I recently did a joint presentation at DrupalCamp Colorado with Jeremiah Wathen, my project management counterpart at Colorado Interactive. We talked about Pacific, Colorado.gov’s Drupal-based hosting platform for hundreds of state and local entities, and what Colorado.gov has learned with each increasingly ambitious project since the initial decision to adopt Drupal.
This week I spoke at the DBUG Drupal meetup in Denver about an unglamorous but very important thing that comes up for any technologist: turning around applications that have, for one reason or another, left their users unhappy.
I also had no idea that DBUG meets in a TV studio and is broadcast live on public access TV and the web. Thankfully, my doctor has me on some really good blood pressure meds.
My talk covers some of the strategic, technical, and personal things that people can do to fall back in love with their Drupal applications again. (The non-technical aspects are really applicable to any software.)
(I start my talk at the 19 minute mark.)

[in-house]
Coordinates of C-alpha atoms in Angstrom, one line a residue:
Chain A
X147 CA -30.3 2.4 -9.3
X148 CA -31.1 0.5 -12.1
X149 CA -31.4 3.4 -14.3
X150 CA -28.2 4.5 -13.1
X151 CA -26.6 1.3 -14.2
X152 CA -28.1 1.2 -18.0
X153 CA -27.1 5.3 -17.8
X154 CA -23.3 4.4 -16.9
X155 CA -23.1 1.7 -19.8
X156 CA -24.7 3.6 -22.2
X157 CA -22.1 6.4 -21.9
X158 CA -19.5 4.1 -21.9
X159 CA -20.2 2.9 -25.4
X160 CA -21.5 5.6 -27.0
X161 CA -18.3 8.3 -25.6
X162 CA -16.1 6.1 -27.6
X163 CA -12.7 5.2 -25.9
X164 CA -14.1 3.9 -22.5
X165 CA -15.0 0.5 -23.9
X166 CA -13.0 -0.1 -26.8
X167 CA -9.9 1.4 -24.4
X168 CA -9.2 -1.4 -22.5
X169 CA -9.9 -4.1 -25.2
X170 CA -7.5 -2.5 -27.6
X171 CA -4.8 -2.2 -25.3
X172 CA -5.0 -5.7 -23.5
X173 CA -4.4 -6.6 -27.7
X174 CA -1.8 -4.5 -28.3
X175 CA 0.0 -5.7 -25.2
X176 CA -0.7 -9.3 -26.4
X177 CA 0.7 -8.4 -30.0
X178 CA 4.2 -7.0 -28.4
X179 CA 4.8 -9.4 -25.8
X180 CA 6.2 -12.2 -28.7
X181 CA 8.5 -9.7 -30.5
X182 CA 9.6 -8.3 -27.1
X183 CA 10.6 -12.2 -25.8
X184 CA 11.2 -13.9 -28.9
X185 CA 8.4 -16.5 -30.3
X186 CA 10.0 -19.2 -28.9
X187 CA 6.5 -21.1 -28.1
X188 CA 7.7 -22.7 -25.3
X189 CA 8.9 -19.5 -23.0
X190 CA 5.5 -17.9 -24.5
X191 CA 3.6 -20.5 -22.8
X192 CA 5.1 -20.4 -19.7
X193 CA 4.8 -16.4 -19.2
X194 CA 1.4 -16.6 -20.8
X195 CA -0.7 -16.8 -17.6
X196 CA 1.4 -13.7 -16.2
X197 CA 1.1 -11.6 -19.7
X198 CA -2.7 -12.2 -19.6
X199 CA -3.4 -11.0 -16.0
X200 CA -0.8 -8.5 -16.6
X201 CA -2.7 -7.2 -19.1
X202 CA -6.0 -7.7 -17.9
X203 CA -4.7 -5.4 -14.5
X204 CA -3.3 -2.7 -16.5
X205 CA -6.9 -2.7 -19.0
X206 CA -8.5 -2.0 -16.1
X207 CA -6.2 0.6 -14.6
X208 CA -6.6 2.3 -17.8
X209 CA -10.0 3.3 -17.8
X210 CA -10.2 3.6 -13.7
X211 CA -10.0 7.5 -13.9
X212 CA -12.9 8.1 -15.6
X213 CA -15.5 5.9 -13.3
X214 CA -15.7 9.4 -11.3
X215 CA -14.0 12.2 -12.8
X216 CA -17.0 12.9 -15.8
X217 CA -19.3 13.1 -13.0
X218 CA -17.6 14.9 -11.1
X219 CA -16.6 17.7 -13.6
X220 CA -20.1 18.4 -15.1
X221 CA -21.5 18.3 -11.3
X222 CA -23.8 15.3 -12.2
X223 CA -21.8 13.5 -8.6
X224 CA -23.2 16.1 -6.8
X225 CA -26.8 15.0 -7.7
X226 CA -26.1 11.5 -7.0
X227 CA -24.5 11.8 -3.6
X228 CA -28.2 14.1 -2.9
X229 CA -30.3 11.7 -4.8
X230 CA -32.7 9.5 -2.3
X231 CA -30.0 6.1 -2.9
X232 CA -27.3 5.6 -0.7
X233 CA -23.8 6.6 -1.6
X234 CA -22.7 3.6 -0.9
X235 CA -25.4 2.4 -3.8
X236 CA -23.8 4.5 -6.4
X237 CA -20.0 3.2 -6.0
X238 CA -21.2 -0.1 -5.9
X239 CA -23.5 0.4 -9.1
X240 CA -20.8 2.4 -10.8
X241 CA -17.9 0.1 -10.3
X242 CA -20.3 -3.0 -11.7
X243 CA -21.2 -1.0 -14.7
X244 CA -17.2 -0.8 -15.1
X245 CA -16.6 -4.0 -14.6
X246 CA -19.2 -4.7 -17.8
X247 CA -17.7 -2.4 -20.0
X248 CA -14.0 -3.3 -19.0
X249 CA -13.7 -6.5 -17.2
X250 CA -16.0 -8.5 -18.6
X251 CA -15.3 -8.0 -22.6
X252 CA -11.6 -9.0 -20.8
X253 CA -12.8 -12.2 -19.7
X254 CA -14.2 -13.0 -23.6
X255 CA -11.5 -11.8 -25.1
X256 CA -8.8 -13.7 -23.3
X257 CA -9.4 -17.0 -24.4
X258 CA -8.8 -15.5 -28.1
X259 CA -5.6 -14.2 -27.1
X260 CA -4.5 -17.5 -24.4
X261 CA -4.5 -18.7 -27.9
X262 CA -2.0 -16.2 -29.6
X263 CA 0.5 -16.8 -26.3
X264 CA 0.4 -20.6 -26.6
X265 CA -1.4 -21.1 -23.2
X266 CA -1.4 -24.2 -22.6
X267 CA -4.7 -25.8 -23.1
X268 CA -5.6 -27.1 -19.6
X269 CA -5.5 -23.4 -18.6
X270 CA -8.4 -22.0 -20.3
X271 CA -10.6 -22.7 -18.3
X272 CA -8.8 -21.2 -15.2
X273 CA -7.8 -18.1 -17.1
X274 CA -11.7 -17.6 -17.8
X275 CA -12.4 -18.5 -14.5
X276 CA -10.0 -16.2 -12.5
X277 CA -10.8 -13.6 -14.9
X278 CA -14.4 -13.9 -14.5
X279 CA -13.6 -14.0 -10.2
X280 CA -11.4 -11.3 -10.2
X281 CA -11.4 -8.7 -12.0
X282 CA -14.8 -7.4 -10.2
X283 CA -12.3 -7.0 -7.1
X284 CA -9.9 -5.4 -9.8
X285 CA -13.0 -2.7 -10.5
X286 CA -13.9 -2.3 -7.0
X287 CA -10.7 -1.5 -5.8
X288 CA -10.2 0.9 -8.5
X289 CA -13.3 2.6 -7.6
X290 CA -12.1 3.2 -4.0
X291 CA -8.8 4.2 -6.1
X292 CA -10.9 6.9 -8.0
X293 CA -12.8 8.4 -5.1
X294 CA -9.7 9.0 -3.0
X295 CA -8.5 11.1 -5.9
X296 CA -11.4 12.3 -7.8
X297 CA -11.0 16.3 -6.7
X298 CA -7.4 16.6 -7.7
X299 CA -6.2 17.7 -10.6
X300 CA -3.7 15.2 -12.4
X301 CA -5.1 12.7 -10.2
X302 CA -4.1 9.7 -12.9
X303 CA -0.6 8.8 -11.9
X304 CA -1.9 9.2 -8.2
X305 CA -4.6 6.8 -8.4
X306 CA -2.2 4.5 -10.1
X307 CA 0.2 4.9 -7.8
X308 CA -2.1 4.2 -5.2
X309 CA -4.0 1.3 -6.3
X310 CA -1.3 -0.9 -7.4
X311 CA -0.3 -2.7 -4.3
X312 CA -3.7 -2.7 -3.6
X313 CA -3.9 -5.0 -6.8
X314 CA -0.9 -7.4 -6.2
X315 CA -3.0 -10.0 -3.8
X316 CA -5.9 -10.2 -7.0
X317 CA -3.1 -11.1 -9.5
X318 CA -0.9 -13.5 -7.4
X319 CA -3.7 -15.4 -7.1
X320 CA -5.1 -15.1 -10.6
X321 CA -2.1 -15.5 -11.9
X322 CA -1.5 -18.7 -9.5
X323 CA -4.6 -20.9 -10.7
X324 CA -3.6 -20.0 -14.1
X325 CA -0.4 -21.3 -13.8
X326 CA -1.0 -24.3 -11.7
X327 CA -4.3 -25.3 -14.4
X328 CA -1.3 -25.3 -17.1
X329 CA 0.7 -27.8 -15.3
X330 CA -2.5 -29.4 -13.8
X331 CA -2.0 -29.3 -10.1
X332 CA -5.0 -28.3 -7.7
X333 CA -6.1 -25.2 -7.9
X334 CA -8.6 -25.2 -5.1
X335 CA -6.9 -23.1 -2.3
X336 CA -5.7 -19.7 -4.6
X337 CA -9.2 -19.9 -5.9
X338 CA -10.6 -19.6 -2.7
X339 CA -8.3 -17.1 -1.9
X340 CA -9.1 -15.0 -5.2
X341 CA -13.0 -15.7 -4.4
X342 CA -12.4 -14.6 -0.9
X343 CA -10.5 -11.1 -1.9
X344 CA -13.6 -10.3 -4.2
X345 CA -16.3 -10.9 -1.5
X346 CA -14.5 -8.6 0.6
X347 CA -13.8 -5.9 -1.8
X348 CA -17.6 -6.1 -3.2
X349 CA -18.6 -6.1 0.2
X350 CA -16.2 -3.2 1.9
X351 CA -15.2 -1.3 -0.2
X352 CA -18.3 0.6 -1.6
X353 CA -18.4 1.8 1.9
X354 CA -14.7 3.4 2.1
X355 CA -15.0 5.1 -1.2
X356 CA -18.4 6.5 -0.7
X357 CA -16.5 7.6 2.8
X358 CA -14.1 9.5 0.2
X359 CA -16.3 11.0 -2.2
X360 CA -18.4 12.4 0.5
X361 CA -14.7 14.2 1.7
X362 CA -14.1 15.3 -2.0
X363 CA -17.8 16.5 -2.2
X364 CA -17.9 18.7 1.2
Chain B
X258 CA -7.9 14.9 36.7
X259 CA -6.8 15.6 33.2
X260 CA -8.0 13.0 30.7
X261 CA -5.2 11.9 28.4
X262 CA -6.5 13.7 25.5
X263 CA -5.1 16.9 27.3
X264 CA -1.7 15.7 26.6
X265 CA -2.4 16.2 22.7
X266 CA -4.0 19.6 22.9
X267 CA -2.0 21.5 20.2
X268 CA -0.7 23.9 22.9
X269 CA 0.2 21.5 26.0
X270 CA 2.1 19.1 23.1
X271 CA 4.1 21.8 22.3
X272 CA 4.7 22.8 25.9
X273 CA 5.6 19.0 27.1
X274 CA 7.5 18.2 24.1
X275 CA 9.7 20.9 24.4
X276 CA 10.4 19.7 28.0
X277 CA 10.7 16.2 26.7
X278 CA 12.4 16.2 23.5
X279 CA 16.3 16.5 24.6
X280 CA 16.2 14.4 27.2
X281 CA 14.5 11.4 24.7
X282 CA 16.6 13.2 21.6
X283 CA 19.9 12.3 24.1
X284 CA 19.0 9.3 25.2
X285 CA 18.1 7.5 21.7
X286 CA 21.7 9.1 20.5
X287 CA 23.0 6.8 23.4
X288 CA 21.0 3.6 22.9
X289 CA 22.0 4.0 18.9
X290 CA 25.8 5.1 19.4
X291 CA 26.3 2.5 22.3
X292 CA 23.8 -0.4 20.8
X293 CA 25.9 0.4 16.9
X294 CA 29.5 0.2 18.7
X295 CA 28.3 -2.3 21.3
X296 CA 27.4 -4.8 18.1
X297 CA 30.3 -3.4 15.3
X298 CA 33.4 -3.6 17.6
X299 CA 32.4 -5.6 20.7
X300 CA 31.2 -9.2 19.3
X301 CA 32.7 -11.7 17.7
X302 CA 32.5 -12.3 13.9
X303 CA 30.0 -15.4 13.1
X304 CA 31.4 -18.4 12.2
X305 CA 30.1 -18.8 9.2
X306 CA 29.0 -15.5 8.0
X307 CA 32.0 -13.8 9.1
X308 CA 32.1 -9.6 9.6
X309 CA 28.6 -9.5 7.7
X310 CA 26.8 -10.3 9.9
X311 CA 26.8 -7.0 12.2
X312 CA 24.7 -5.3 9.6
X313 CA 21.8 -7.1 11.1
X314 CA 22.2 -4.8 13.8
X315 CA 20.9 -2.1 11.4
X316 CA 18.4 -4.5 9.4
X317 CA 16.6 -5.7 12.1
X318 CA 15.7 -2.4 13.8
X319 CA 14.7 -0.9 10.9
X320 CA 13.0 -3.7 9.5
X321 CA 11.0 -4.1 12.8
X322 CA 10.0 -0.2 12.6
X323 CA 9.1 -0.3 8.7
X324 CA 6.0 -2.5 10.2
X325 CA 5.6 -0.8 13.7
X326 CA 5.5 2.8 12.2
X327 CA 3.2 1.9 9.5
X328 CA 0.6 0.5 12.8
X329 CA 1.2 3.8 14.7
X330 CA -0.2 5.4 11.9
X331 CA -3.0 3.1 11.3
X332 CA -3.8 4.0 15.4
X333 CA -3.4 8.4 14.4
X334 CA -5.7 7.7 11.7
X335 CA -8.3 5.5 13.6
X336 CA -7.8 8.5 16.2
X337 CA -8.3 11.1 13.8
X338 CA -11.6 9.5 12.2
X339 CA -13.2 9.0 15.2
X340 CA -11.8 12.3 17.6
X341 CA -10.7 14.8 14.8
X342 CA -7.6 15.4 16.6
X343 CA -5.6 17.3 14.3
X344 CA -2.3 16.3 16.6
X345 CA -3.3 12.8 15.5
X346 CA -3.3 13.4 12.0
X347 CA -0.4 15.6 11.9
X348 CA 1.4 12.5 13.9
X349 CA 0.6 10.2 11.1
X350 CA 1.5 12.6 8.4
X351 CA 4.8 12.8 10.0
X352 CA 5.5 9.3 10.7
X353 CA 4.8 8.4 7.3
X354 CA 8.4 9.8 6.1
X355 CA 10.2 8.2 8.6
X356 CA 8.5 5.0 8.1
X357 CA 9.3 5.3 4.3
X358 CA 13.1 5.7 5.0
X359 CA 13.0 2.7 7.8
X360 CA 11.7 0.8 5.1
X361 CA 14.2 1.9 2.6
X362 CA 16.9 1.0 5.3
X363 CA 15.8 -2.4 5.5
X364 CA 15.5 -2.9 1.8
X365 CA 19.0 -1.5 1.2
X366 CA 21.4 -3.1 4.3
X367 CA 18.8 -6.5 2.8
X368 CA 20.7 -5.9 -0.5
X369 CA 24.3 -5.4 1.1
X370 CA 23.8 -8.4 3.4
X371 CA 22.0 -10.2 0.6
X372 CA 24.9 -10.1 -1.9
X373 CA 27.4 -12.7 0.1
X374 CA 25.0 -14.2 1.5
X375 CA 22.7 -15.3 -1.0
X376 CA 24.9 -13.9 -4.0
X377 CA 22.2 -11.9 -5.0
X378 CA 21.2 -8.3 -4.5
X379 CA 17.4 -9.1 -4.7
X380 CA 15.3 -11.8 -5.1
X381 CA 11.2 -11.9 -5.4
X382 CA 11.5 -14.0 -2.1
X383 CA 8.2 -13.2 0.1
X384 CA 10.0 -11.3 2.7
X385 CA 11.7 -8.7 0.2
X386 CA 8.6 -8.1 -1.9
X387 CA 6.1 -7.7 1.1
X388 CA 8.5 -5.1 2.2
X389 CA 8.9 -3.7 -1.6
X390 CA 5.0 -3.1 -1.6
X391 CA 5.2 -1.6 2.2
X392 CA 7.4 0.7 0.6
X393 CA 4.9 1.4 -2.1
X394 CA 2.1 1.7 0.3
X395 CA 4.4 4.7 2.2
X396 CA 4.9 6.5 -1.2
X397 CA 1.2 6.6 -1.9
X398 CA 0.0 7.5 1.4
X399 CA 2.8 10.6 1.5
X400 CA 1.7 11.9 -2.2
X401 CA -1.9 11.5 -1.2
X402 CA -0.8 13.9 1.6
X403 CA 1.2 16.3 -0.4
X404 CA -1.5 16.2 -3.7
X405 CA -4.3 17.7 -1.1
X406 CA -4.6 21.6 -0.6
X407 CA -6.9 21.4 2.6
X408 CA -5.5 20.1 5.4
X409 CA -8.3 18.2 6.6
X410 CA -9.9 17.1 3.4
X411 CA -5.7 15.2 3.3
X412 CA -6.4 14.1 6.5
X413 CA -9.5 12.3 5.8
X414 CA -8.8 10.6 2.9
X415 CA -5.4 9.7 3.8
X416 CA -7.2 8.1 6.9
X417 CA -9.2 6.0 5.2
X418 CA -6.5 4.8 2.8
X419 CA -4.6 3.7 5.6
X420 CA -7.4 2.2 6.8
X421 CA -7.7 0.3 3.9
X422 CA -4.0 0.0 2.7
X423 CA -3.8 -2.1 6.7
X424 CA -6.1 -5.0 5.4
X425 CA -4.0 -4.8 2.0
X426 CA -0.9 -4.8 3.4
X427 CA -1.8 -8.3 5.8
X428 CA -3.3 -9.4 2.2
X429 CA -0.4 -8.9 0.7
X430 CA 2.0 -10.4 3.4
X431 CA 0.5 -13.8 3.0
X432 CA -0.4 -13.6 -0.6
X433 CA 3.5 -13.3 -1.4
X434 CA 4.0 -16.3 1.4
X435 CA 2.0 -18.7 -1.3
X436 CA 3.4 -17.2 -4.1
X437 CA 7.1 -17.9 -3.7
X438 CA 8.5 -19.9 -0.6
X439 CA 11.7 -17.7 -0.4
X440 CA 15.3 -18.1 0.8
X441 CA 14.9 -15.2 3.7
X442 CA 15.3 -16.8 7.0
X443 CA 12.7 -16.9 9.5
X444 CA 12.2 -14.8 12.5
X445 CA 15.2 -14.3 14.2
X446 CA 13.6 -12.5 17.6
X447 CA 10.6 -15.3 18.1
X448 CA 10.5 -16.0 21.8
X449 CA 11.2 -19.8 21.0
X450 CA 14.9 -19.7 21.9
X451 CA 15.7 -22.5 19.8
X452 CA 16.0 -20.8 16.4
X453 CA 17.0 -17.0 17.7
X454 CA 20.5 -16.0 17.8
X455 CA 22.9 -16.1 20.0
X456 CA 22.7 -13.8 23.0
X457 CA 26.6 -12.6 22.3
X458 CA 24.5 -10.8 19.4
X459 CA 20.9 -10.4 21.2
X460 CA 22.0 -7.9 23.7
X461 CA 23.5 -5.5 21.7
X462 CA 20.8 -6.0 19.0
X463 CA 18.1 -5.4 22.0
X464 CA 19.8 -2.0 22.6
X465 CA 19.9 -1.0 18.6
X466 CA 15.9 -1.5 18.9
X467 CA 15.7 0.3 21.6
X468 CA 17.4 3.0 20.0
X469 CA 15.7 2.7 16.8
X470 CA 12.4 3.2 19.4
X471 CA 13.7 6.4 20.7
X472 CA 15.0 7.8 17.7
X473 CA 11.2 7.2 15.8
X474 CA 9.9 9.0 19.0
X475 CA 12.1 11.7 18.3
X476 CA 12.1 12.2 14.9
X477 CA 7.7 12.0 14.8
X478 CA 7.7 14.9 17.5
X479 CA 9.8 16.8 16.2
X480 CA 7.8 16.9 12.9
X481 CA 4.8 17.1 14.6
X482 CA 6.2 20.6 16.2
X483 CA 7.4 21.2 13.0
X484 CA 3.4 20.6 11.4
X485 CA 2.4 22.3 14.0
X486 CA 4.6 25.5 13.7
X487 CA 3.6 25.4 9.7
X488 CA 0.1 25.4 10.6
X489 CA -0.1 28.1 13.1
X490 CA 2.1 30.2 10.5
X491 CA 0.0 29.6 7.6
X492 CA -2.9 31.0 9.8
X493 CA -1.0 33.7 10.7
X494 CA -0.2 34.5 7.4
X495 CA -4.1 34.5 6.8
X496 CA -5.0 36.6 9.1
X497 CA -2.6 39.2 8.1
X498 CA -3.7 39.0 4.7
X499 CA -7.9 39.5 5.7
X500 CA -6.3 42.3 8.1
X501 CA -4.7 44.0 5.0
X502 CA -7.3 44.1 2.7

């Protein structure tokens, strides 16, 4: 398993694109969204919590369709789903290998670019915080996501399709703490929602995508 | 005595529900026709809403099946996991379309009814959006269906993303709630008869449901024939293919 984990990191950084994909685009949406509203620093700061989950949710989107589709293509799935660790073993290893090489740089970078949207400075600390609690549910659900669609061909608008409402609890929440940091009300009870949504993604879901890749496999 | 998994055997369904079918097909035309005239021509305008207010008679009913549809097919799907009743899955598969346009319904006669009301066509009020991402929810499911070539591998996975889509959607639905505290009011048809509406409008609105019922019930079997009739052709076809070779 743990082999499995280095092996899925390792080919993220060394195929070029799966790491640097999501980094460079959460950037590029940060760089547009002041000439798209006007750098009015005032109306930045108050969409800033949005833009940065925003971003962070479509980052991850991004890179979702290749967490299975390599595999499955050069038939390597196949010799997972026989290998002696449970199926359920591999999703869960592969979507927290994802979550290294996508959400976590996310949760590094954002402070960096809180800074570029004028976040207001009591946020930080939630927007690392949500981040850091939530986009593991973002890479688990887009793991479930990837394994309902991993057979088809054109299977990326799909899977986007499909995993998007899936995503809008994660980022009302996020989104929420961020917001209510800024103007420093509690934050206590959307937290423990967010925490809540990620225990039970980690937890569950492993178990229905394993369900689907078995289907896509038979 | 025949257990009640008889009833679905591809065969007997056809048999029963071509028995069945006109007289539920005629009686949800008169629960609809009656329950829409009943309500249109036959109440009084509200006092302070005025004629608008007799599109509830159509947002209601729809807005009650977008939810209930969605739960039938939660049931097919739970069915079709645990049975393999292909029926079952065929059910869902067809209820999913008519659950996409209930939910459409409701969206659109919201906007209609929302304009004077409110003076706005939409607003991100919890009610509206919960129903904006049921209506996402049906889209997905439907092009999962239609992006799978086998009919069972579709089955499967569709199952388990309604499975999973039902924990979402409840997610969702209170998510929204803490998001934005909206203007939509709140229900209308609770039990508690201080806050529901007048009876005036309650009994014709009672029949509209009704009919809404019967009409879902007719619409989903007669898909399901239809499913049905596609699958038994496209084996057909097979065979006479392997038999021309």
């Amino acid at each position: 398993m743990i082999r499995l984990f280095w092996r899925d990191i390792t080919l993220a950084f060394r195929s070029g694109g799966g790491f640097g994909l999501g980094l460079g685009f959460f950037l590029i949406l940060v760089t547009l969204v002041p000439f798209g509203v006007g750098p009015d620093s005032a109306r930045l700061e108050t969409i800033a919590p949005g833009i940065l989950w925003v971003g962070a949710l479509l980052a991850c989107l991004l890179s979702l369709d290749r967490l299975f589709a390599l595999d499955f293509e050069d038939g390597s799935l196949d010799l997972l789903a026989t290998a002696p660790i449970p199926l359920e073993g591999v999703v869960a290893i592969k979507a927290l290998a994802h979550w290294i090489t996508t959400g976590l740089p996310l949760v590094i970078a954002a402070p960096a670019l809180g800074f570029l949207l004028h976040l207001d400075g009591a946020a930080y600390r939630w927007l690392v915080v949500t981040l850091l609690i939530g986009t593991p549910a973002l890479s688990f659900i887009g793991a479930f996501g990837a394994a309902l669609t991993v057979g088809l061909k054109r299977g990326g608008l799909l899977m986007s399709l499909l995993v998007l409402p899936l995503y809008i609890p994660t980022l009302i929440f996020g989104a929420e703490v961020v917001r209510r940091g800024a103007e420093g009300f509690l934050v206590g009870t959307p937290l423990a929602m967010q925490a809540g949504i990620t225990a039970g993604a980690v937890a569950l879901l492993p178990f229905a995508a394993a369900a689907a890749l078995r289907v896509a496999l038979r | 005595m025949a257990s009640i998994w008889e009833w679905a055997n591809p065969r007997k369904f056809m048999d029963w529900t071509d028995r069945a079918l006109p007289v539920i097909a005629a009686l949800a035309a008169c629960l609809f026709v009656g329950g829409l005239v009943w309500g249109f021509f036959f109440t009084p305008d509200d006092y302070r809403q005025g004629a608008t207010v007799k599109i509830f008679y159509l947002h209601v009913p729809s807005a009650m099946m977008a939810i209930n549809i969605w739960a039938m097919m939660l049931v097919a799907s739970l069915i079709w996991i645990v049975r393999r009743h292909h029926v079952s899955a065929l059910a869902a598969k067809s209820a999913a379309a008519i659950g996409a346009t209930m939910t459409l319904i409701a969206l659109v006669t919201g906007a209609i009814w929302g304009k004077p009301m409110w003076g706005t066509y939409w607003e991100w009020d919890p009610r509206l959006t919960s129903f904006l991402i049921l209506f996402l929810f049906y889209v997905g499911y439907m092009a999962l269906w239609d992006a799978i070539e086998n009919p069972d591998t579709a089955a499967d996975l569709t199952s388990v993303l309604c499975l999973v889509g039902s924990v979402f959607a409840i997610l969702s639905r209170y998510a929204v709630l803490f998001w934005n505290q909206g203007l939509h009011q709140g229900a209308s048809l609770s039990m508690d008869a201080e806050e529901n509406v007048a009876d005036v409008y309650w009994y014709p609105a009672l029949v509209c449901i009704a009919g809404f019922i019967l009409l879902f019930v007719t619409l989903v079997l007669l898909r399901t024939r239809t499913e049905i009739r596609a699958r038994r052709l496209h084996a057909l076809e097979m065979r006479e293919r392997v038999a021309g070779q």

Slides are at http://zeke.ws/DrupalParachuting .
This year, all the uninspired rants against my generation got a bit too much to handle:
I just cooked up a Chrome extension called “Millennials, Begone!” to make every invocation of “millennials” say what it really means:
This summer, I finally followed through on a couple of experiments I’ve had nagging at the back of my head for a while:
- Seeing if I can tolerably get by on standard IMAP email hosting after 9 years on Gmail, just to know if it’s a viable alternative in some kind of hypothetical doomsday scenario
- Moving my blog – the one place where I’m not a CMS/blog developer, but a writer – from a traditional server to one of the more modern “app-as-a-hosted-service” platforms. ZekeWeeks.com is now hosted on WordPress.com Business – I’m just at the start of this experiment after a few years of “not good enough” attempts on various managed WordPress services, and will write about it later if anything interesting comes up. 🙂
Even though I was interested in seeing the current state of email outside a proprietary host, I approached that experiment with skepticism and low expectations. And I certainly didn’t expect it to turn out like it did!